|US5603708||Aug 5, 1994||Feb 18, 1997||Minnesota Mining And Manufacturing Company||Rounded corner fastening tab diaper closure|
|US5704566||Mar 13, 1996||Jan 6, 1998||James River Corporation Of Virginia||Paper towel roll with variegated perforations|
|US5746730||Jun 3, 1994||May 5, 1998||Paragon Trade Brands, Inc.||Absorbent article and method of manufacturing article|
|US5795350||Dec 13, 1995||Aug 18, 1998||The Procter & Gamble Company||Disposable absorbent article having a mechanical fastener|
|US5820617||Jan 14, 1997||Oct 13, 1998||Uni-Charm Corporation||Disposable diaper|
|US5843057||Jun 25, 1997||Dec 1, 1998||Kimberly-Clark Worldwide, Inc.||Film-nonwoven laminate containing an adhesively-reinforced stretch-thinned film|
|US5855574||Apr 11, 1995||Jan 5, 1999||Sca Hygiene Products Aktiebolag||Method of manufacturing a pants-type diaper or a sanitary panty, and one such absorbent article|
|US5858515||Dec 17, 1996||Jan 12, 1999||Kimberly-Clark Worldwide, Inc.||Pattern-unbonded nonwoven web and process for making the same|
|US5876392||Jan 22, 1997||Mar 2, 1999||Uni-Charm Corporation||Disposable absorbent pants type undergarment with improved heat sealed edges|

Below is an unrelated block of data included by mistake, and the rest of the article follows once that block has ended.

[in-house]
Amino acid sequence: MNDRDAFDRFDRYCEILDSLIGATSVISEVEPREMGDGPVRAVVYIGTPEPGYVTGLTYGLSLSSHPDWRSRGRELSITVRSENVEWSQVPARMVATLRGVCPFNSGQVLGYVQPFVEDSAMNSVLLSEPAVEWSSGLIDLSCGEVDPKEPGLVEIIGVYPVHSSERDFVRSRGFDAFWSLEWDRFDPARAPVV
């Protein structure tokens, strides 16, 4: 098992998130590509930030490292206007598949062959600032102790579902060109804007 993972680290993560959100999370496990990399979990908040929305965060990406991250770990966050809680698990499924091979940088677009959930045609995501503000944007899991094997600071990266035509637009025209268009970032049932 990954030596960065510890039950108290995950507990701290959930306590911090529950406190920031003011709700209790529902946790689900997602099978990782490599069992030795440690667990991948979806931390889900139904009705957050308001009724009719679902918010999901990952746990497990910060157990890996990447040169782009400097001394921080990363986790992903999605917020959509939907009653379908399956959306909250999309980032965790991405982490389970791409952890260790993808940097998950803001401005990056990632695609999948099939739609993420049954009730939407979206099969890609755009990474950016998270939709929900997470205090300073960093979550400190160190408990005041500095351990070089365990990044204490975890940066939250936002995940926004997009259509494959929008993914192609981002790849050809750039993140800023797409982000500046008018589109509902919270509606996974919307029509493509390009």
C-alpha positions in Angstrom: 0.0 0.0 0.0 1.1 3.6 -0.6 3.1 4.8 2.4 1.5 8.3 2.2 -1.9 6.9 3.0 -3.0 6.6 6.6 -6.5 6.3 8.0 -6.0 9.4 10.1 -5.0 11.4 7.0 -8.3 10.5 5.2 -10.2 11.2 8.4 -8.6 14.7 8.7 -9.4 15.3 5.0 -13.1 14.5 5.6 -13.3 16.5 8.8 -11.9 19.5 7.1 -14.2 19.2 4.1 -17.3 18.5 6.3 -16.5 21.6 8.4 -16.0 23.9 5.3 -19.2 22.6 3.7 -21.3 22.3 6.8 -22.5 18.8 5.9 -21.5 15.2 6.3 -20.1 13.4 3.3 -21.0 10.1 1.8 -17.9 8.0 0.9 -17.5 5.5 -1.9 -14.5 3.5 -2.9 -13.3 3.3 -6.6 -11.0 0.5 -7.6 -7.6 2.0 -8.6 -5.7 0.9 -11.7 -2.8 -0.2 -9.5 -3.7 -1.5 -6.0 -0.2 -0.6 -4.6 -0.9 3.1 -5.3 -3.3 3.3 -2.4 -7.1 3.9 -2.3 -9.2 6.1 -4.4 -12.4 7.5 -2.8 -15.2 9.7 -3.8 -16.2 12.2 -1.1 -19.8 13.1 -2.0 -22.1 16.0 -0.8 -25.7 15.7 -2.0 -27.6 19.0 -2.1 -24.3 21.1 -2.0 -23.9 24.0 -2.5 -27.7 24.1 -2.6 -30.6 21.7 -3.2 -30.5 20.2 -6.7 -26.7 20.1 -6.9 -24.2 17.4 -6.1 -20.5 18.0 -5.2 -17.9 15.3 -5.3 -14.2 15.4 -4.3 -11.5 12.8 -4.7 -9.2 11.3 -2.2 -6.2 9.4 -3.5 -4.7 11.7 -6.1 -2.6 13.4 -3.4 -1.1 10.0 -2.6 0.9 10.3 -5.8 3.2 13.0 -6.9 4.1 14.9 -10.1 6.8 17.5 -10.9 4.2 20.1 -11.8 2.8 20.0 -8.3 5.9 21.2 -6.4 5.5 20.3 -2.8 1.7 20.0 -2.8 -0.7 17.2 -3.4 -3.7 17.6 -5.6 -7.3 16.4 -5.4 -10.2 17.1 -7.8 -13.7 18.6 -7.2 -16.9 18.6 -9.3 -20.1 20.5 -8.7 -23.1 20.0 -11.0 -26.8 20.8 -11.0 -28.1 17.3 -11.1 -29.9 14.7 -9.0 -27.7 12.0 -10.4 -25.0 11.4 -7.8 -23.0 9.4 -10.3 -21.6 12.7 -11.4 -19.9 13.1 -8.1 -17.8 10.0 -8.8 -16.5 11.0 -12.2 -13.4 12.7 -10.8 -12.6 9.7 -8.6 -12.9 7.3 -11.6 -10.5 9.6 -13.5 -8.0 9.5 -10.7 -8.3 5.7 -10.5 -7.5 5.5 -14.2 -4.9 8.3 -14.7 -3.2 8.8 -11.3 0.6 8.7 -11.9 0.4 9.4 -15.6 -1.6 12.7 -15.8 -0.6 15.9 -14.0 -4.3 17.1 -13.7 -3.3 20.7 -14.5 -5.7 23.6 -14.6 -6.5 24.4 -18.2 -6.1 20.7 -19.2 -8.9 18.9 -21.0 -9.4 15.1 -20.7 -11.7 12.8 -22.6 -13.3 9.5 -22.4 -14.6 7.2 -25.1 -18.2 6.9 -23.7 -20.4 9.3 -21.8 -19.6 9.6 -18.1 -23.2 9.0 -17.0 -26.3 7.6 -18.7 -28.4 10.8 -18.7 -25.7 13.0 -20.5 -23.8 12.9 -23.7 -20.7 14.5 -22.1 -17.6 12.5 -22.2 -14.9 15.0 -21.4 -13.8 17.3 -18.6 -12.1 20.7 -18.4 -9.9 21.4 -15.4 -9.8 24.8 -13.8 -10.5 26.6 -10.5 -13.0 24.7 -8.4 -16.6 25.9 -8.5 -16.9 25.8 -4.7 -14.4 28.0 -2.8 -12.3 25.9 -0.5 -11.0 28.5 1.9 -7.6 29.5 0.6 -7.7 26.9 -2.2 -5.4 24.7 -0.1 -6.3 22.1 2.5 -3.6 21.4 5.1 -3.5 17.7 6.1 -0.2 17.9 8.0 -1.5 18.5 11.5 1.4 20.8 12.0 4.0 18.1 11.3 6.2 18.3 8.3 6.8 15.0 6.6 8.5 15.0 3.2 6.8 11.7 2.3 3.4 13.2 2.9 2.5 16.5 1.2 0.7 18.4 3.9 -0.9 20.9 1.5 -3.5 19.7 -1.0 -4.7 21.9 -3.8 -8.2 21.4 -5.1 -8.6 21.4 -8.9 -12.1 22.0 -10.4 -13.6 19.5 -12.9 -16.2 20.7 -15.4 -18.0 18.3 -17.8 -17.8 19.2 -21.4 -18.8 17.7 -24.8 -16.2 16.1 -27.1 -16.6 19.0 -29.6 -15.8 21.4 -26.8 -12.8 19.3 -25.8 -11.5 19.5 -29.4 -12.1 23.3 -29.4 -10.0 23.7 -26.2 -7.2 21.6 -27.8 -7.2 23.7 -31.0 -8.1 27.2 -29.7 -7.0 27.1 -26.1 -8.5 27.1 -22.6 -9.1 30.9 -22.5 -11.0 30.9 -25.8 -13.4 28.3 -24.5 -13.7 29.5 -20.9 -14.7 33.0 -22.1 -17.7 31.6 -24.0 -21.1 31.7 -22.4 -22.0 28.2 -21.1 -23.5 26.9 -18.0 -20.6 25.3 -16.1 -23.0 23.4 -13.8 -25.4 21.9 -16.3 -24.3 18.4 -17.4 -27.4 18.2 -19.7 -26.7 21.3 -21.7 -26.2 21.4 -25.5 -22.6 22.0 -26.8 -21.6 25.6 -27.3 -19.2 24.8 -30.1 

|US5879500||Jun 21, 1996||Mar 9, 1999||Herrin; Robert M.||Disposable undergarment forming apparatus and method of forming same|
|US5881622||May 24, 1996||Mar 16, 1999||Voith Sulzerpapiermaschinen Gmbh||Device for perforating a running web|
|US5975394||May 4, 1998||Nov 2, 1999||Shuval; Shlomo||Portable bag dispenser|
|US6009558||Apr 8, 1997||Jan 4, 2000||Kimberly-Clark Worldwide, Inc.||Active wear garments|
|US6027484||Apr 11, 1995||Feb 22, 2000||Sca Hygiene Products Ab||Pant diaper or sanitary panty having a detachably connected front part|
|US6033353||Feb 26, 1997||Mar 7, 2000||Ranpak Corp.||Machine and method for making a perforated dunnage product|
|US6083210||Mar 27, 1997||Jul 4, 2000||The Procter & Gamble Company||Absorbent articles providing improved fit when wet|
|US6110157||Feb 24, 1995||Aug 29, 2000||Kimberly-Clark Worldwide, Inc.||Disposable absorbent article having an integrated fastening system|